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Choose a change for the better says FSC to Kiwi savers

Fuseworks Media
Fuseworks Media

Most people are now choosing their own KiwiSaver scheme, the just released sixth annual review of KiwiSaver by the IRD reports, which hopefully sees a shift from conservative funds to a better earning balanced or growth scheme where savings nest eggs could be at least $250,000 bigger, says Financial Services Council CEO, Peter Neilson.

"We are pleased to learn that more of the 2.15 million people enrolled in KiwiSaver are making their own decisions about their retirement savings, but our latest independent research shows that many people are remaining in conservative funds, and they don’t know it," Mr Neilson says.

FSC modelling shows that if someone on the average wage contributing 6% p.a. stays in a conservative fund for the next 40 years they’ll end up with a nest egg at least $150,000 smaller than if they invested in a balanced portfolio and $250,000 less than being in a growth fund. Investors also need to know that conservative funds suffer the highest effective tax rate which increases the savings required to get to a comfortable retirement.

KiwiSaver Fund / Interest Rate Return After Tax and Fees / Nest Egg at 65 / Difference

Conservative / 4.0% / $328,772 / -

Balanced / 6.0% / $514,521 / $185,749

Growth / 6.6% / $596,543 / $267,771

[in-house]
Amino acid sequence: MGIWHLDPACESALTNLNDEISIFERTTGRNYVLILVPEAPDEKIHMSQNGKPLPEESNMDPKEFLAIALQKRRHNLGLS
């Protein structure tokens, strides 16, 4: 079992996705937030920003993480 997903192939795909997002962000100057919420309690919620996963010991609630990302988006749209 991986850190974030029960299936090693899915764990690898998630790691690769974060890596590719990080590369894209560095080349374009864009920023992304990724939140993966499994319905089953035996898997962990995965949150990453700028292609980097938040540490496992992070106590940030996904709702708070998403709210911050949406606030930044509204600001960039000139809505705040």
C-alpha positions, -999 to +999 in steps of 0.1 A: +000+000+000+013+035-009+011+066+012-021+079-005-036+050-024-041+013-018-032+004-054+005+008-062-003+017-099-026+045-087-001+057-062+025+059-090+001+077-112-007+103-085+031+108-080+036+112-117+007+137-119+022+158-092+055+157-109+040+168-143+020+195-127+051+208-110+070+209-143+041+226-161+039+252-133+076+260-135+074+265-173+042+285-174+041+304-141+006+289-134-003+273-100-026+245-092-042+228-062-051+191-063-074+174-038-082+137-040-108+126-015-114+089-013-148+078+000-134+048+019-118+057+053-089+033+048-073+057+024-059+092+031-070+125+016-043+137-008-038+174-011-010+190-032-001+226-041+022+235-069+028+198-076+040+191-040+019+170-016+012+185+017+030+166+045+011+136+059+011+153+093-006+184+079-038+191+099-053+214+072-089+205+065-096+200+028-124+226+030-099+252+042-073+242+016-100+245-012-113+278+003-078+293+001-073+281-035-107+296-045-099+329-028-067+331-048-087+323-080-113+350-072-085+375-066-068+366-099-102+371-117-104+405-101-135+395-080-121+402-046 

The IRD report shows that 67% of members have chosen their scheme, while 33% were default allocated by Inland Revenue or allocated to an employer-nominated scheme. In 2013 there were 136,167 transfers, an increase of 24% on last year.

The report also shows that 58% of members are contributing the minimum amount of 3% of their salary or wages and their employer 3%, a total still far below the amount required to make up the shortfall to enable ordinary New Zealanders to fund a comfortable retirement.

"Saving for retirement is further not helped by the government’s decision to retain the conservative default funds approach to KiwiSaver rather than encouraging a shift to balanced or higher growth funds to match life stages, "Mr Neilson says. "It will cost New Zealanders dearly and mean they will have to save a lot more for a lot longer and pay a lot more tax on those savings as they try and build their retirement nest egg."

He sees a pressing need to lift people’s understanding of the impact of compound interest on their long term savings and the hefty amount of tax they will pay over the decades in New Zealand where the bias is towards property investments and "hostile to building a culture of savers".

"We intend to make KiwiSaver issues of fairness, accessibility and affordability an election issue that all parties must address and reach an accord on retirement income policy to replace the 20 year old agreement which is no longer fit for the time," Mr Neilson said.

The FSC, whose 21 members and 18 associates from the financial services and insurance sector have over $80 billion of savings under their management, is an industry good and public policy advocate for ordinary kiwis who want a fair go to grow and protect their wealth.

The Council has presented to politicians and policy advisors a package of options that shows a pathway that would be safe to follow to help New Zealanders save sufficiently to have a comfortable retirement which New Zealanders say is an annual income double NZ Super.

The key points of the FSC plan presented to policy makers and decision makers are to:

- keep as is NZ Super and the link to wages

- gradually increase contributions by 1% p.a. to 7%

- move default KiwiSavings into higher earning, life stage appropriate funds

- offset additional risk with insurance or a capital guarantee

- level the tax playing field for KiwiSaver

- re-target the KiwiSaver incentives to fund lower tax rates

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